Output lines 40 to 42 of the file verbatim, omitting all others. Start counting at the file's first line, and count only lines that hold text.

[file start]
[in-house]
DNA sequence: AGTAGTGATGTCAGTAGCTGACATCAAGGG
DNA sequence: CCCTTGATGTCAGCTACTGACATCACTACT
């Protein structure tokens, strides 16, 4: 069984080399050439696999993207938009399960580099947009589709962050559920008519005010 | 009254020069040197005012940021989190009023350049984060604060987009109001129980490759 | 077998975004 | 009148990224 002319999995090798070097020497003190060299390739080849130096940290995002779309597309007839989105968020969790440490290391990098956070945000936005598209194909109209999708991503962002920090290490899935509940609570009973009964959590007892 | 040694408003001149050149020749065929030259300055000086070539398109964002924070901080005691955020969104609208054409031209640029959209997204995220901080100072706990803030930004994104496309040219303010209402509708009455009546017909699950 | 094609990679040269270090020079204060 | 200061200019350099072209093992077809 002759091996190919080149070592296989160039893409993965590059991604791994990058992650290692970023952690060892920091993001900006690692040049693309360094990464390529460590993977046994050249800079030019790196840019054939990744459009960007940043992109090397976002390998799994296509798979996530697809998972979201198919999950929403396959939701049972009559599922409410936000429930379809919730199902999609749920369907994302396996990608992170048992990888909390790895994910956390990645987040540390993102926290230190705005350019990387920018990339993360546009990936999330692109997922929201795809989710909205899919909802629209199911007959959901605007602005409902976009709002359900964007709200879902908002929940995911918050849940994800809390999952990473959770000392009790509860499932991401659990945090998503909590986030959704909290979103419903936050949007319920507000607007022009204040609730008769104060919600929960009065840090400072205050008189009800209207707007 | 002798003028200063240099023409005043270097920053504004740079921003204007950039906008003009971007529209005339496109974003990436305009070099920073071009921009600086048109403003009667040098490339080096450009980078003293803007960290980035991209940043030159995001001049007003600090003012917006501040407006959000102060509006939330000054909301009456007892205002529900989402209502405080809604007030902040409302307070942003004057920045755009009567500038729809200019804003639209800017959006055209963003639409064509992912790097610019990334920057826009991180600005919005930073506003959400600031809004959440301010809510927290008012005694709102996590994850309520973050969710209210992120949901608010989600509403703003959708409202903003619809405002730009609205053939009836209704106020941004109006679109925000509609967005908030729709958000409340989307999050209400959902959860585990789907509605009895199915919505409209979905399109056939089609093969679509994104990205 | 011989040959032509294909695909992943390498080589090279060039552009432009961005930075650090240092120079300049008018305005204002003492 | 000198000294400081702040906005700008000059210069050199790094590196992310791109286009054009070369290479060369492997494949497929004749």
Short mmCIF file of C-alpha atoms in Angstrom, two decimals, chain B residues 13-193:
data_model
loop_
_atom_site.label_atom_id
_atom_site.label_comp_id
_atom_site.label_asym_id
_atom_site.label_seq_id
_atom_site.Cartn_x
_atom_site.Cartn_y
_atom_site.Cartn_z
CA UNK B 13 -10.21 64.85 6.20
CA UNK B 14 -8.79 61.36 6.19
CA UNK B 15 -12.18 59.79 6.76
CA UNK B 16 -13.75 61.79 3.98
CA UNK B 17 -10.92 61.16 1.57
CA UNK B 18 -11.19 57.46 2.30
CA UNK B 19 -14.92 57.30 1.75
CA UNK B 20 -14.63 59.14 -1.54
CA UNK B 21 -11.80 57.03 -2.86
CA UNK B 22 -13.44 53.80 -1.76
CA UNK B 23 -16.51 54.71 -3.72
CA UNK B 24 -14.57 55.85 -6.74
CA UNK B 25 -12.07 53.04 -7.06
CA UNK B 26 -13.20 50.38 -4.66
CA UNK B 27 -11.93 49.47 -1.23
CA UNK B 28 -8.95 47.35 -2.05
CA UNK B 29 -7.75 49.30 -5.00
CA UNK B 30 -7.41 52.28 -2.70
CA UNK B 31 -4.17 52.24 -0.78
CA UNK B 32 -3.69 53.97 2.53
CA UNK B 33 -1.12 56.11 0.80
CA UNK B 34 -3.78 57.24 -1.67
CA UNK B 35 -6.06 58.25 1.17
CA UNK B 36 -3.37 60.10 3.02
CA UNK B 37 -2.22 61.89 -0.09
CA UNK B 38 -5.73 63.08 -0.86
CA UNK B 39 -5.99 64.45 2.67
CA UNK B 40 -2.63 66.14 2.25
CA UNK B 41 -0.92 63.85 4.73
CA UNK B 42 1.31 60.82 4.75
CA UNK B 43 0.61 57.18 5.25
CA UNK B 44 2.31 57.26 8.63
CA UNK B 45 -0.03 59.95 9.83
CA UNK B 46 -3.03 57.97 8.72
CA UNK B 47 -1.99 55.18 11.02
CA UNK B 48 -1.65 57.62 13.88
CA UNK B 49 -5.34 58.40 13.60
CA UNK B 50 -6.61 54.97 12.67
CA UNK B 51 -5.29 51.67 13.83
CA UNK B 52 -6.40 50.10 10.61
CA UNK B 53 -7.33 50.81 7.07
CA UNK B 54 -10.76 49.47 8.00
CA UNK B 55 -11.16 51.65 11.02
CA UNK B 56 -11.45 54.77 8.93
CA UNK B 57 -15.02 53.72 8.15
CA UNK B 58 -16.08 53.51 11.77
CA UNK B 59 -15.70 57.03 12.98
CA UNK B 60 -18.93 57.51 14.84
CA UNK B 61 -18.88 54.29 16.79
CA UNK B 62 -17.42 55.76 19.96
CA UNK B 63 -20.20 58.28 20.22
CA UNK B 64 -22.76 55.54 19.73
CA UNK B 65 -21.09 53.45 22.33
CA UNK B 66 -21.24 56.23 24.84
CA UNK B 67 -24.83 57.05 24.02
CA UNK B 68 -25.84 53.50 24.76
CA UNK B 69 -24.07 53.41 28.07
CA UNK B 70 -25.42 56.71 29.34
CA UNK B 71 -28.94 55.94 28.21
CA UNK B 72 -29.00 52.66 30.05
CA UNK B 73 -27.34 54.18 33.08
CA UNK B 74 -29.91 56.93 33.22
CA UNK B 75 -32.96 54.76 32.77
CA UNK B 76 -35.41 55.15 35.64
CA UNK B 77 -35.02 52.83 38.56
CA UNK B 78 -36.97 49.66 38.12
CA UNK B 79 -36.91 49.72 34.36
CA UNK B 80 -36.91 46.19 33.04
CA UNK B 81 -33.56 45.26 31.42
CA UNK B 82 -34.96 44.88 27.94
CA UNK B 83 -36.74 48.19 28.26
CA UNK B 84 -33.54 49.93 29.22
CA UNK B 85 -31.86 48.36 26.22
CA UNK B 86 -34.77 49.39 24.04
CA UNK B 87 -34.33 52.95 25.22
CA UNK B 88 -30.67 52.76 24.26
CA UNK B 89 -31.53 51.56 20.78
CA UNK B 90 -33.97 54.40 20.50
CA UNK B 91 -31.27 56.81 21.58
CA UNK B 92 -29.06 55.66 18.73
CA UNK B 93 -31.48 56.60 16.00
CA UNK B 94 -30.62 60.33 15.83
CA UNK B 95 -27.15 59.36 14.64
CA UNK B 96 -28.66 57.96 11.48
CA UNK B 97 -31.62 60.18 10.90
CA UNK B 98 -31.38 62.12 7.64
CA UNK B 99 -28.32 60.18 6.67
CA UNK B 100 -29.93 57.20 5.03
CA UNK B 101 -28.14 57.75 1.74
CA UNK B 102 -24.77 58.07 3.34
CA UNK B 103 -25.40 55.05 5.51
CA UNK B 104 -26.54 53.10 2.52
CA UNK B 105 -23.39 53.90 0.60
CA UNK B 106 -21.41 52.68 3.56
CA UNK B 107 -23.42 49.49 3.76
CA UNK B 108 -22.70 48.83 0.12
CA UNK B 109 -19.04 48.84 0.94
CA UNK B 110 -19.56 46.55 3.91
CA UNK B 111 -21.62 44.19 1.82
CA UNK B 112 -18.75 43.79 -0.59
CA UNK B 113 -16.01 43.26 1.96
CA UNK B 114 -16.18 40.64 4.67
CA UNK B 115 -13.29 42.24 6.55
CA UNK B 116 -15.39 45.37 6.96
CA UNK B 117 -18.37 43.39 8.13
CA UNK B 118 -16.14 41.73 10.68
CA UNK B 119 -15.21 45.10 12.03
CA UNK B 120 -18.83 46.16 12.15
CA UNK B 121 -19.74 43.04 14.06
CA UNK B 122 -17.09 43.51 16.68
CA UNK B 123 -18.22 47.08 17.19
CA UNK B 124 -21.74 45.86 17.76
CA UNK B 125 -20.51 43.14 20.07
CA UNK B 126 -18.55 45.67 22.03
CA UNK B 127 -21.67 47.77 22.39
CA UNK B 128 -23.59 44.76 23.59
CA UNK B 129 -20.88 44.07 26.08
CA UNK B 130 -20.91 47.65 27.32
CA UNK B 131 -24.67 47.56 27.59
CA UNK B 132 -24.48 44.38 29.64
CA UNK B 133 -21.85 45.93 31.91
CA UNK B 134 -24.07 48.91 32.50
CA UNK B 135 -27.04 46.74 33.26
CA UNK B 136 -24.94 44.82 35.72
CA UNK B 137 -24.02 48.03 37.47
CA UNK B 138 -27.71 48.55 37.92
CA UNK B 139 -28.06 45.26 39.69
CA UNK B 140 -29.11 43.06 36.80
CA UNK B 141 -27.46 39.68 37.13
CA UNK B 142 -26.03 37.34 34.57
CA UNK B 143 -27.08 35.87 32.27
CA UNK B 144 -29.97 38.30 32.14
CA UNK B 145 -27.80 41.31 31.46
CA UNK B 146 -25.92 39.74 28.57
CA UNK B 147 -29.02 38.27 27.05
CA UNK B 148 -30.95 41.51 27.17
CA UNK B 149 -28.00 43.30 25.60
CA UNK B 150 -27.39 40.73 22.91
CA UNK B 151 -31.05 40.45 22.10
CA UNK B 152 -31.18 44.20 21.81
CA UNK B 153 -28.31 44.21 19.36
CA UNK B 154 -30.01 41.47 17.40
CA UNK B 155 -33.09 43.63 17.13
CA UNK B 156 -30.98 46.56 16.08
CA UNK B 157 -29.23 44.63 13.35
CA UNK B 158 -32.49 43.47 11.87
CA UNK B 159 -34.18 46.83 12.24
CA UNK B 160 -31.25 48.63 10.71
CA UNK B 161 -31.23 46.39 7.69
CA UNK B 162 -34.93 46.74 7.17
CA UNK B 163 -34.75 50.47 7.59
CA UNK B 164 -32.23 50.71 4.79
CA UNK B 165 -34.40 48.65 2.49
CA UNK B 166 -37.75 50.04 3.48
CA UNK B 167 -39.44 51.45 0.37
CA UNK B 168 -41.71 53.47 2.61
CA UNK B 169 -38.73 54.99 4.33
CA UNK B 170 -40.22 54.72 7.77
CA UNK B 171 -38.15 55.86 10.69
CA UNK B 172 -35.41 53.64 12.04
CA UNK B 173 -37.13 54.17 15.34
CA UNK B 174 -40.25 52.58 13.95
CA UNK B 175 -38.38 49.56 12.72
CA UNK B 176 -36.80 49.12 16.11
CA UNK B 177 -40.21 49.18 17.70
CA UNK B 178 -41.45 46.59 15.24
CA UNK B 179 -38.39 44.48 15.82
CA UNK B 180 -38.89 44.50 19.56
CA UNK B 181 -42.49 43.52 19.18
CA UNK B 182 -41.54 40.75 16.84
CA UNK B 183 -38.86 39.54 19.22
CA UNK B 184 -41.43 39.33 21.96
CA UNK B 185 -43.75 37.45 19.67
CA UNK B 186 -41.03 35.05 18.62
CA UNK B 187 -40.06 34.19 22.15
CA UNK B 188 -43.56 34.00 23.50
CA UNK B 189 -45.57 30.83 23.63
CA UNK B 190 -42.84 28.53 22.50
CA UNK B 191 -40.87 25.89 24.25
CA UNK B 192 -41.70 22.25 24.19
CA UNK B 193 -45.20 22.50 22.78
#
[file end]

CA UNK B 38 -5.73 63.08 -0.86
CA UNK B 39 -5.99 64.45 2.67
CA UNK B 40 -2.63 66.14 2.25